Who would have guessed that about two decades later, three of us from that original garage band who learned how to play from listening to Dead records would get the opportunity to tour with The Dead’s Bob Weir (as the band From Good Homes). We got to see him work – how he structured his shows, sculpted his sound.  We asked about songs; he told some amazing Grateful Dead stories, but the most memorable things for me was when I asked him how he’s been doing this for so long. What has kept him going, I asked.  He immediately replied – by having fun!  The Dead always approached the music with the attitude, “it has to be fun or we ain’t gonna do it!”

It became so clear to me: that’s exactly what I was hearing and responding to in the music. The joy, the togetherness. It’s what I loved about playing music and being in a band, and it’s what we just naturally did.  And it’s been the kind of music I’ve been consistently drawn to – gospel, bluegrass, rhythm & blues, rock n roll – the kind of music that’s full of joy or a strong spirit – where there seems to be some kind of something important going down – some kind of gathering of the spirits – an uplifting experience – a higher purpose.

I don’t listen to The Dead much these days, but every spring or early summer I get a craving to hear some of their live concerts; the shows from the years when I was seeing them perform. Listening, I’m reminded of the power and effect that a rock band can have. Their incredibly nimble, colorful sound washing over me; this group of 6 players with traditional instruments, playing a smorgasbord of traditional American/modern music, creating a wall of sound all their own, something that gets thousands of people moving and shaking together as one. Getting out of the way of the music, letting it lead the way. I always was amazed by that, and loved the feeling of being in the audience and experiencing that collective joy. Like going on a thrilling amusement ride together. Whenever I’m on the stage I guess that’s one of the things I strive for – that connection with the music and the audience.  Kind of like a ping pong match; giving music to audience members, then giving energy back to the band and so forth until we’re all eventually moving as one, feeling good and trusting that the music will take us on an uplifting and fun journey. An amazing thing to create for just a few people with guitars, piano and drums!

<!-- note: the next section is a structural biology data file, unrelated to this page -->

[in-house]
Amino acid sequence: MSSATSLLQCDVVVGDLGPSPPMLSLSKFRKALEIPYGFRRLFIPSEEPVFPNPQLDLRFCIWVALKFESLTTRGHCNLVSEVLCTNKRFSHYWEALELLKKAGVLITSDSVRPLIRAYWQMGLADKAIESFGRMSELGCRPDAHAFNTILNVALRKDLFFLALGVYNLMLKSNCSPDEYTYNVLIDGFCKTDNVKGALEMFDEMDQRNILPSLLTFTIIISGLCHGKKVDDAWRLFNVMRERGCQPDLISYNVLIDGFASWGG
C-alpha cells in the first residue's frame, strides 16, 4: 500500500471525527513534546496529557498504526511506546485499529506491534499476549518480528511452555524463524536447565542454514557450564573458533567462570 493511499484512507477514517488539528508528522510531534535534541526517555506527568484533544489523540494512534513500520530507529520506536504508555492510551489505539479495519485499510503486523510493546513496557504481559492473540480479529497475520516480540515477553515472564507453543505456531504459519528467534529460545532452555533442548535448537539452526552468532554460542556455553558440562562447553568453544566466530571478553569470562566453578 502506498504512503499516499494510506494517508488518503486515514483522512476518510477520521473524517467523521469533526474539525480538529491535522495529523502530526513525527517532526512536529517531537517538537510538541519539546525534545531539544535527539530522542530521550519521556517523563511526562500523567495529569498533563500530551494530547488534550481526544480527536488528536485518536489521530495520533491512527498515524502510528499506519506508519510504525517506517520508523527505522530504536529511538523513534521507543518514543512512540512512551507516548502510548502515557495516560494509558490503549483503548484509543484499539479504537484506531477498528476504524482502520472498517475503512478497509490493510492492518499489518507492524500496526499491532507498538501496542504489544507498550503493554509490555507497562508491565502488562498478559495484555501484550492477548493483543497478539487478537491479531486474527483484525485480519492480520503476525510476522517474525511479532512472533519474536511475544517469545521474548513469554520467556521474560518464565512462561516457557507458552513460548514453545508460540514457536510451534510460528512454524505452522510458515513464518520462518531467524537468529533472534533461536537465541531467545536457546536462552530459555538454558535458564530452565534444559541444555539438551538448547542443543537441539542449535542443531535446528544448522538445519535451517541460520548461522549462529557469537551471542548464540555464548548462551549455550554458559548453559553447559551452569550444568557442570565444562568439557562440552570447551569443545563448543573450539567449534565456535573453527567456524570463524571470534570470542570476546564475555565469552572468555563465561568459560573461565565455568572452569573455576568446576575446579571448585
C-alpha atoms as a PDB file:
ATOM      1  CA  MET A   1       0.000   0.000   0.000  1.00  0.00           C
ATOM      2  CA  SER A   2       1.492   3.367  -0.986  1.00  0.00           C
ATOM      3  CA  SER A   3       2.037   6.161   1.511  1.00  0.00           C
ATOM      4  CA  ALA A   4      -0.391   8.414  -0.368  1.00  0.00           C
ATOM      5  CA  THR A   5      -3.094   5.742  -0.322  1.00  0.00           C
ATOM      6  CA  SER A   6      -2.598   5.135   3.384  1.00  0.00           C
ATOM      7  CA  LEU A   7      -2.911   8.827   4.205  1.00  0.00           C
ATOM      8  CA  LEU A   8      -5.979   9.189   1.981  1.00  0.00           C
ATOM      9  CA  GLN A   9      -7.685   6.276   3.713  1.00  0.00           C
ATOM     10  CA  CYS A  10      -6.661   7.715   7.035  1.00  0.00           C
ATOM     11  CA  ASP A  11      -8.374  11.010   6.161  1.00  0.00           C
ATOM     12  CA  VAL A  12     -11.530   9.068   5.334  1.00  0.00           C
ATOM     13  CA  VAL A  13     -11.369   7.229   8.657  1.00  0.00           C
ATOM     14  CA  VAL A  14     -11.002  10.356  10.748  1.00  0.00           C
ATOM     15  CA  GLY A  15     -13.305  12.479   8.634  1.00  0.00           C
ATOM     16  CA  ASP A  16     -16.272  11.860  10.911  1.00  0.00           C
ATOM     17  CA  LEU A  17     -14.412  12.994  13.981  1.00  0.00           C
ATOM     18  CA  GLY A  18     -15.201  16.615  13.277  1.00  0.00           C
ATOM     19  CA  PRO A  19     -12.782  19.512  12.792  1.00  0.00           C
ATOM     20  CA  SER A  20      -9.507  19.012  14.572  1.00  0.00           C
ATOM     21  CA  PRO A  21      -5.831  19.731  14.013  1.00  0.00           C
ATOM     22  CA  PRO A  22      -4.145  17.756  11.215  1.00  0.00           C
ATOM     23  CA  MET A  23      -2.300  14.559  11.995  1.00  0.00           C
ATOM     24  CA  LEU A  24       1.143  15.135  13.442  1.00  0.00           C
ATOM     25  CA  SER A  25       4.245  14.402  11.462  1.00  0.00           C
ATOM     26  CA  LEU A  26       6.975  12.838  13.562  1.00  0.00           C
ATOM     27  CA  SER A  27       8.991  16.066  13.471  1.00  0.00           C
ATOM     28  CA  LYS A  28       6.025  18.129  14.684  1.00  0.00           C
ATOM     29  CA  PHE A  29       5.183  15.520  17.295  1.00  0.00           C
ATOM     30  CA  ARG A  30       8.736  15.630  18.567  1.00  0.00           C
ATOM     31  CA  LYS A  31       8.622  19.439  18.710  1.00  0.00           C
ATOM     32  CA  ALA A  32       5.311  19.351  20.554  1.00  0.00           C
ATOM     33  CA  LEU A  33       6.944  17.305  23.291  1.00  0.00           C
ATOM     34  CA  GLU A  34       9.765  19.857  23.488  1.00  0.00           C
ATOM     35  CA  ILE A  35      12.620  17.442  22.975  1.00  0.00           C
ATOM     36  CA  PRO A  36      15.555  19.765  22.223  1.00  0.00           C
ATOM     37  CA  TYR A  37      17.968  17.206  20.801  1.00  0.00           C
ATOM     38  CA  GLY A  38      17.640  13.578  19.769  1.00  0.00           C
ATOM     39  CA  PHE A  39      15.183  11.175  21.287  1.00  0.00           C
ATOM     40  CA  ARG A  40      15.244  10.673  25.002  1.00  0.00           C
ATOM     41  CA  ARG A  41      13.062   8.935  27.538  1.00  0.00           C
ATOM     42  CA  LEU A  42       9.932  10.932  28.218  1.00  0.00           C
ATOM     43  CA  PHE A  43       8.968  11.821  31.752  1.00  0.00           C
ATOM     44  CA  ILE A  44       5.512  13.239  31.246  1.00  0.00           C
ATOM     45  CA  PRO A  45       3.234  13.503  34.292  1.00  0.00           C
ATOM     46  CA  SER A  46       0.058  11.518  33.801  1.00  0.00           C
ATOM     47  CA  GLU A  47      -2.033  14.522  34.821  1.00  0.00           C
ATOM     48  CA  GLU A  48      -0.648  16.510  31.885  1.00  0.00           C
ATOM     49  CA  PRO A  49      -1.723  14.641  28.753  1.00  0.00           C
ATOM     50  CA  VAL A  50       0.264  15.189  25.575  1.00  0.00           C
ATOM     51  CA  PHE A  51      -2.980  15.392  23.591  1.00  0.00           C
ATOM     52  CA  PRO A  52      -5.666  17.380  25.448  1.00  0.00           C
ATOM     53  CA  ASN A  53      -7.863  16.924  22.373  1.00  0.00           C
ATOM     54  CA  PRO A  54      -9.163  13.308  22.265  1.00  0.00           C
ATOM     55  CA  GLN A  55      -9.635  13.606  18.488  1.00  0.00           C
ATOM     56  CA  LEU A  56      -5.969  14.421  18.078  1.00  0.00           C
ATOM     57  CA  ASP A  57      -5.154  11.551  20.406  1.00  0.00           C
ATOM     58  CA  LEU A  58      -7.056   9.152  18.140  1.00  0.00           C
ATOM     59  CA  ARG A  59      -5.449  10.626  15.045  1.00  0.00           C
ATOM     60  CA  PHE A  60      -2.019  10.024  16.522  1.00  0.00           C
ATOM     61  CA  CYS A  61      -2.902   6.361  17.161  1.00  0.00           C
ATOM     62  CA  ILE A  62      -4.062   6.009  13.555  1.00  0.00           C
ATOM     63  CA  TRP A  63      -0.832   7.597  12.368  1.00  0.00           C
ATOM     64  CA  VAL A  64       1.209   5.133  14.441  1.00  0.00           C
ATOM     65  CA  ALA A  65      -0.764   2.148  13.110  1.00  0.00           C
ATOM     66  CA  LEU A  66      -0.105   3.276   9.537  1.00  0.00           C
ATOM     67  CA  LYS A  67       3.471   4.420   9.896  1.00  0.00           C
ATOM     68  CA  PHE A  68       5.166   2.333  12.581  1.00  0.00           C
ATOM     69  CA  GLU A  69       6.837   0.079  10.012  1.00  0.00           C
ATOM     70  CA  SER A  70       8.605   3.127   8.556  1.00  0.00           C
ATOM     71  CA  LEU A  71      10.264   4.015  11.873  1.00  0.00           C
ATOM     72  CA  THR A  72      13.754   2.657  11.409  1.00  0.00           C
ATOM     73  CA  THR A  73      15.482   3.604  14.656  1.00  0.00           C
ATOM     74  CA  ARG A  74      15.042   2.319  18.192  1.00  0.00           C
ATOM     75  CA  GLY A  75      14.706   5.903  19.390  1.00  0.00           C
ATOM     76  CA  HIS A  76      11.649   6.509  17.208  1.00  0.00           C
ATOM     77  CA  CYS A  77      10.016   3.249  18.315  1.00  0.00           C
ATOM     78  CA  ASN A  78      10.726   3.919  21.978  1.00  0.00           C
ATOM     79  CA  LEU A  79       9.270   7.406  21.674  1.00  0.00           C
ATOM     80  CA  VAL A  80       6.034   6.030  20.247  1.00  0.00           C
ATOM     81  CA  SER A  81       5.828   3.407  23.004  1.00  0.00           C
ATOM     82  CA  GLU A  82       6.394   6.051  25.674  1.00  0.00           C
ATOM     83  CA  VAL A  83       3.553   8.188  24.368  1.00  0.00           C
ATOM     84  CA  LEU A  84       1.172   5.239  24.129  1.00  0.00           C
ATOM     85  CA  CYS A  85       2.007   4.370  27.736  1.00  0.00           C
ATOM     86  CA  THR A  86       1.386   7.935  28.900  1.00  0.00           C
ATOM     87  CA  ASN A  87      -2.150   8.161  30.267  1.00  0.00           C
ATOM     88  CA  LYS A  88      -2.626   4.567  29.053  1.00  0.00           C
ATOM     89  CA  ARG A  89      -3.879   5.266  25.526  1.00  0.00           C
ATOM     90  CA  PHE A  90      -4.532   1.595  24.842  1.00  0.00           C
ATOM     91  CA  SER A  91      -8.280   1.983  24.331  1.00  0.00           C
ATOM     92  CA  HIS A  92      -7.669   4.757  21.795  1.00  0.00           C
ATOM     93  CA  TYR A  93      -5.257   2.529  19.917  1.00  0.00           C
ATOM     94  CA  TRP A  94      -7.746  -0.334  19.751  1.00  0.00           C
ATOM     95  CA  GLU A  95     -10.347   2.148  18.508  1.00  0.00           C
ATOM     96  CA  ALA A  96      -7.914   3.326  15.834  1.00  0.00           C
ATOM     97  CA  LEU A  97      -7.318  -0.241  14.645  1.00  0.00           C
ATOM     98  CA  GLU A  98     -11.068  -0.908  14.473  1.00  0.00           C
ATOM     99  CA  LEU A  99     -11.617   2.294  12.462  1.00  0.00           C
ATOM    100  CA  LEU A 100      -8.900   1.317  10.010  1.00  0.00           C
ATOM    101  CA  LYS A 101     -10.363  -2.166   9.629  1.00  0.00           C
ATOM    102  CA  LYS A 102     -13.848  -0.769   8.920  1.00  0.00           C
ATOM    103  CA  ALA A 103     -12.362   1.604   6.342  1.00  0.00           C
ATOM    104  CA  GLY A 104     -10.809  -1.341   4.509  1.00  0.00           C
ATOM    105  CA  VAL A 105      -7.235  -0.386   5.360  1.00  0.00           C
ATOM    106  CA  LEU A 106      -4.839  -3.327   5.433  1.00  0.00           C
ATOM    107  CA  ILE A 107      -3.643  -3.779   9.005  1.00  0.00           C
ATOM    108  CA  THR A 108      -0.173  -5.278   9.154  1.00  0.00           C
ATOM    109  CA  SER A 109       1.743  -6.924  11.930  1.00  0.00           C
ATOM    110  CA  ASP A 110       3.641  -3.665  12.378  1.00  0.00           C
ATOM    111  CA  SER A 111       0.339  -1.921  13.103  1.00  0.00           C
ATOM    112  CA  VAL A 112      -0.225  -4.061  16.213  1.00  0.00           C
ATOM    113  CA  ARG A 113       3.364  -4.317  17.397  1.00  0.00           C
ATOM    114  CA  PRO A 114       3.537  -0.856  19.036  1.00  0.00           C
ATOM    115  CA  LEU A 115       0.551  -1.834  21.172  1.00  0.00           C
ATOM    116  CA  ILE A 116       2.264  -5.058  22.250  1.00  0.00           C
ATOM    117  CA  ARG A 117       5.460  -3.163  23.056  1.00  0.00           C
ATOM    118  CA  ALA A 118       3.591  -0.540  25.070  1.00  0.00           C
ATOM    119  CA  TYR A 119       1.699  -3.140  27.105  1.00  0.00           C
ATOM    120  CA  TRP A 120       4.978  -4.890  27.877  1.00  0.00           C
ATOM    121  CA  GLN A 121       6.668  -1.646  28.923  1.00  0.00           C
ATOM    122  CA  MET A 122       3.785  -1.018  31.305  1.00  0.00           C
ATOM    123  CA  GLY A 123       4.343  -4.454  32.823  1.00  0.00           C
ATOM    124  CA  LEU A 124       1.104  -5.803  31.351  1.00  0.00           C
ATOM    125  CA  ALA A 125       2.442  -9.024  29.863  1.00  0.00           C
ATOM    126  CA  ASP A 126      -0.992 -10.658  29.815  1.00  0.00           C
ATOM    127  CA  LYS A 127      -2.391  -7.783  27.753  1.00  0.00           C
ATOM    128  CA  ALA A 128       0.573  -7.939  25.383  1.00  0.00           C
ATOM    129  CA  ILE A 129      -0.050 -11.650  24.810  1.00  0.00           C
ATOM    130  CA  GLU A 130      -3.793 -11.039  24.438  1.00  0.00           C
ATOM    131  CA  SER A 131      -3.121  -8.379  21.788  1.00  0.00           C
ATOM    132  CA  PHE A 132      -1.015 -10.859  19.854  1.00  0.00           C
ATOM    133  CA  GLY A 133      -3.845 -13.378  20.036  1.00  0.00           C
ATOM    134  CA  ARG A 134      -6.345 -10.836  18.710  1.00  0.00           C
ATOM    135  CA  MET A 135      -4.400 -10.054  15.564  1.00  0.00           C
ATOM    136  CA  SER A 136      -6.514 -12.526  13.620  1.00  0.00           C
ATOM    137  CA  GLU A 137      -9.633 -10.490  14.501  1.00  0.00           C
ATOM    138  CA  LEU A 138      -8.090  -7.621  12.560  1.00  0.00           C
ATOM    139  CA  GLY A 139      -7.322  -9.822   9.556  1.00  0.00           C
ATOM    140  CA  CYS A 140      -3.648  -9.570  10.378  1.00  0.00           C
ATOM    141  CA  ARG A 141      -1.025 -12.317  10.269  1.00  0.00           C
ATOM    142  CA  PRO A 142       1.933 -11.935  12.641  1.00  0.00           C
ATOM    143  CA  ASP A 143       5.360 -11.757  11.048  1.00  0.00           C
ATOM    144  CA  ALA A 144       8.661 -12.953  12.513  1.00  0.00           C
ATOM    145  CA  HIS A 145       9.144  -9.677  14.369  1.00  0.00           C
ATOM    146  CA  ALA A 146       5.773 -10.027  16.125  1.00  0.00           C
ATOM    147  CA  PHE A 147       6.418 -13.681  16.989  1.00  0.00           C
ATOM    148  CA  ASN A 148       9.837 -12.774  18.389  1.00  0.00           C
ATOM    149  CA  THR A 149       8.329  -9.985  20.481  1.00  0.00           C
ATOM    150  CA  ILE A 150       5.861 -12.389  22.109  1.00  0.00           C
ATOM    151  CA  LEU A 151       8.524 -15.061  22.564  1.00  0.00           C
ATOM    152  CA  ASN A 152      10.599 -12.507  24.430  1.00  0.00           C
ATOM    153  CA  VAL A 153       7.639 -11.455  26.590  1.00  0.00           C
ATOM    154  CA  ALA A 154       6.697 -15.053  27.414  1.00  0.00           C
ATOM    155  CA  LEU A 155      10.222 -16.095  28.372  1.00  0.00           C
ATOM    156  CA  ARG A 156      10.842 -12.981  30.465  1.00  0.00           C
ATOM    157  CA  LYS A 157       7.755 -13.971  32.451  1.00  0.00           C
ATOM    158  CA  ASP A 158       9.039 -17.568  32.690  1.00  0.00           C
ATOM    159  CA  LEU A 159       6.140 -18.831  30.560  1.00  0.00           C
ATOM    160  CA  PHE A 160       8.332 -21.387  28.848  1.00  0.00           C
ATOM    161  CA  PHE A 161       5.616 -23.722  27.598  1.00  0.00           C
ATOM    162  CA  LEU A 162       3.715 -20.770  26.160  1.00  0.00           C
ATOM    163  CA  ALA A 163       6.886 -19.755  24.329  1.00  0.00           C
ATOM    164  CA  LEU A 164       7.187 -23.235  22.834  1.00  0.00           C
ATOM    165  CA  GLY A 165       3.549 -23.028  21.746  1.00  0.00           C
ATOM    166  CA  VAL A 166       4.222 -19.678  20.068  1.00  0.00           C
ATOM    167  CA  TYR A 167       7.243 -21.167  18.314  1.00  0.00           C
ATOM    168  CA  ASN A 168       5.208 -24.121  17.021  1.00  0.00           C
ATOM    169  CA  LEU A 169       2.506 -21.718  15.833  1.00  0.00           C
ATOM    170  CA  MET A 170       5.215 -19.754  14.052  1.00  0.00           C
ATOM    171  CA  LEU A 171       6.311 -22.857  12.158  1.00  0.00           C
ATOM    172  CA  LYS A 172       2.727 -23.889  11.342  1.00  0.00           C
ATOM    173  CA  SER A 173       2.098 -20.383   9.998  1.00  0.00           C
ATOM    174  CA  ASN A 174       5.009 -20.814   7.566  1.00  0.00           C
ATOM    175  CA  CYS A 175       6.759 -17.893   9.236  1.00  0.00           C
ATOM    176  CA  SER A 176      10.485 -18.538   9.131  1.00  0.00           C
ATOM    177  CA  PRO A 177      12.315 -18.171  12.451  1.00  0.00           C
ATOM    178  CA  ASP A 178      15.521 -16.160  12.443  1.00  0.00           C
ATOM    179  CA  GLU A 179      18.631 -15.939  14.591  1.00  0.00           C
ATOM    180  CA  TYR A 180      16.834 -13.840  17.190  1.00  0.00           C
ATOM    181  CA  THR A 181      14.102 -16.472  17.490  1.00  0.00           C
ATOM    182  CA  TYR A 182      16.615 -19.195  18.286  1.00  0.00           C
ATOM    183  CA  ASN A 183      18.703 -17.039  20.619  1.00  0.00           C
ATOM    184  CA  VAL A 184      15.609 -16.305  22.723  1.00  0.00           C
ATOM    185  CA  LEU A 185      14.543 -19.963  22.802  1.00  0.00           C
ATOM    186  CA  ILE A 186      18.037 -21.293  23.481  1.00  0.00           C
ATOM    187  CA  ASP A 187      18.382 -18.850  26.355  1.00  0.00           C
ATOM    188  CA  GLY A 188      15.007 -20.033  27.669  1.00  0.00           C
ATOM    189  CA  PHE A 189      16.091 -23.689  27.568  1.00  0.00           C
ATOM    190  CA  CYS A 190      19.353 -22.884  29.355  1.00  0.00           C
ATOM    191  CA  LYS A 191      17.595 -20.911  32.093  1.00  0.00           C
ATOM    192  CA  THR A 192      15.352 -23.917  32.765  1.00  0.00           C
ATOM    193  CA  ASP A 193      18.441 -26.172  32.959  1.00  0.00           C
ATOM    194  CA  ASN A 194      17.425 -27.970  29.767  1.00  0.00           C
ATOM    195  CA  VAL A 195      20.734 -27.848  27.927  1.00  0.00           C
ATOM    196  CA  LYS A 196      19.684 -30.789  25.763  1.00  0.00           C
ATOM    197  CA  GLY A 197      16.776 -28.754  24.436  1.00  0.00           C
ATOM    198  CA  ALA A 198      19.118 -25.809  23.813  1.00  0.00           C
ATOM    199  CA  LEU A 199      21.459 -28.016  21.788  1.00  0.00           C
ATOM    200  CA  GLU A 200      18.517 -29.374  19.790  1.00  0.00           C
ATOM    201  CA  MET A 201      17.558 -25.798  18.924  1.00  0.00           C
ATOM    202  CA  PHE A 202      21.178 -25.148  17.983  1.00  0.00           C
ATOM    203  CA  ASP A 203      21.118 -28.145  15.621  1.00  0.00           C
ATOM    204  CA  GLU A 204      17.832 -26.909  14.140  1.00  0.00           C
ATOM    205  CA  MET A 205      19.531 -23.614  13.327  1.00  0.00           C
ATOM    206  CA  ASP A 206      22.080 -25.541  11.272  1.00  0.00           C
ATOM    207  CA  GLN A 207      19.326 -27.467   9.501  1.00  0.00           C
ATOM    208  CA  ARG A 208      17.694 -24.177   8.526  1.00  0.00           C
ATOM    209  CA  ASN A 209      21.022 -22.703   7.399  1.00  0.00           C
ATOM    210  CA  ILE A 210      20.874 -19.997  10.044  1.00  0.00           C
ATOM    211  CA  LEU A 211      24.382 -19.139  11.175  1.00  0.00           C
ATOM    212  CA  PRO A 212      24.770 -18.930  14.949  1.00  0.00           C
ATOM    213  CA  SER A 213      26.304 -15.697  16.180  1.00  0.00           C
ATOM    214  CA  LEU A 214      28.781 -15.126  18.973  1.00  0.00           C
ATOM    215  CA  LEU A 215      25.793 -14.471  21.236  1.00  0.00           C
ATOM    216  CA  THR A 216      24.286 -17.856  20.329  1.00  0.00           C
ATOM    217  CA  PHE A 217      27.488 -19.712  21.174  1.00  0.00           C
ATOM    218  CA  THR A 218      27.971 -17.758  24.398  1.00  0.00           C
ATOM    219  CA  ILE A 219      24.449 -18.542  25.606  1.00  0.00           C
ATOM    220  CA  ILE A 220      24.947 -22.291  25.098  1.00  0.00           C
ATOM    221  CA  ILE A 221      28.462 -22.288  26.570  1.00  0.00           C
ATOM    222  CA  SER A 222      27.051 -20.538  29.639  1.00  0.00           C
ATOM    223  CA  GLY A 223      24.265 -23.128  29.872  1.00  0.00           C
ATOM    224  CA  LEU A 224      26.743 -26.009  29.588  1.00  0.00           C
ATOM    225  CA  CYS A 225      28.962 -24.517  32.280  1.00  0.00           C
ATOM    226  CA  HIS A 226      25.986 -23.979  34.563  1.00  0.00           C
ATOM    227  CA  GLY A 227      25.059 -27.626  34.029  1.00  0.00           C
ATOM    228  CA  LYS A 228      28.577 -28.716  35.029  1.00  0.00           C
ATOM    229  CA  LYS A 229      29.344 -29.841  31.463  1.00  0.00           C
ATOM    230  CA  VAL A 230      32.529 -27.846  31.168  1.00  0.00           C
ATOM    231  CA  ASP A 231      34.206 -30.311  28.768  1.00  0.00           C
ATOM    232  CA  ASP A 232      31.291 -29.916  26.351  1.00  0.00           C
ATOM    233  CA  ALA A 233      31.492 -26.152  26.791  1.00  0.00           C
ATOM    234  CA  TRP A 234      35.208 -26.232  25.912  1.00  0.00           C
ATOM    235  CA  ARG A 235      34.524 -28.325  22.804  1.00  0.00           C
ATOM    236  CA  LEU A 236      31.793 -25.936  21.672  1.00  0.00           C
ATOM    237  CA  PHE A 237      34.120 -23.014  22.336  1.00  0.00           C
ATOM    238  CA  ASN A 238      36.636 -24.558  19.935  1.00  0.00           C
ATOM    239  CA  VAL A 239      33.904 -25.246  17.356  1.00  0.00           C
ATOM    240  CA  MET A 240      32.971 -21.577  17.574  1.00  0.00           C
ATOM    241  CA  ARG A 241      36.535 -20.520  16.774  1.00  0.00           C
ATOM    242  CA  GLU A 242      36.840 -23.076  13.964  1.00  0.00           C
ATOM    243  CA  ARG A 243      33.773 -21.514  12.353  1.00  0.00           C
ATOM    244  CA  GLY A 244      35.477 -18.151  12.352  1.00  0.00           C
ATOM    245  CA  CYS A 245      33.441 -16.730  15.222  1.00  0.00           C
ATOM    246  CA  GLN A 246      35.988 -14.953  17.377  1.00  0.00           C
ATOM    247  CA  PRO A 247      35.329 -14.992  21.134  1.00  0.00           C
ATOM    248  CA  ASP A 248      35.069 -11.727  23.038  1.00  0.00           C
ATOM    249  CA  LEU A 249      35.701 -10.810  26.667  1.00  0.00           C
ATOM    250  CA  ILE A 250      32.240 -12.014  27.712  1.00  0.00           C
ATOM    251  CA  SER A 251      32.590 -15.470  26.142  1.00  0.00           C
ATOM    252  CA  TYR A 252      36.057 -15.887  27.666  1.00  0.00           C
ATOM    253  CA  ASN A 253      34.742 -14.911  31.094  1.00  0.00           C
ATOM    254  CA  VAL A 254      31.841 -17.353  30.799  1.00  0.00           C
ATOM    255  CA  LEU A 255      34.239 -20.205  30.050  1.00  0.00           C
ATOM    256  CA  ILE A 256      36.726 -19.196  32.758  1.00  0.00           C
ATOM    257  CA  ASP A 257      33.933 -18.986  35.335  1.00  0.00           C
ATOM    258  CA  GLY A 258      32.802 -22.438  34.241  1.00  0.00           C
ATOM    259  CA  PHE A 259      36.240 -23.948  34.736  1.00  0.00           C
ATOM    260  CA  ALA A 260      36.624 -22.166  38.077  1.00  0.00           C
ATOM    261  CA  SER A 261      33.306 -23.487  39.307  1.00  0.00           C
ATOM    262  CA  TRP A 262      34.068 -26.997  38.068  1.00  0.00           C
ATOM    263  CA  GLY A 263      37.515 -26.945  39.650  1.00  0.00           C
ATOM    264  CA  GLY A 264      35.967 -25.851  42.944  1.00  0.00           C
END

So yeah, this not-so-loved, certainly not best Grateful Dead album, Steal Your Face, made me want to be in a band and play music for a lifetime. It started me down roads of musical discovery which I’m still traveling today. It showed me how music of all genres can span, reach and stretch out across all generations, and be dusted off and reinterpreted at any time, at any moment, in any way. And it showed how a band can have all different types of music that inspire them thrown into one big bubblin’ stew of songs. That still sounds pretty good to me.

Photo Credits: Brady Rymer: Jayme Thornton; From Good Homes: Vic Guadagno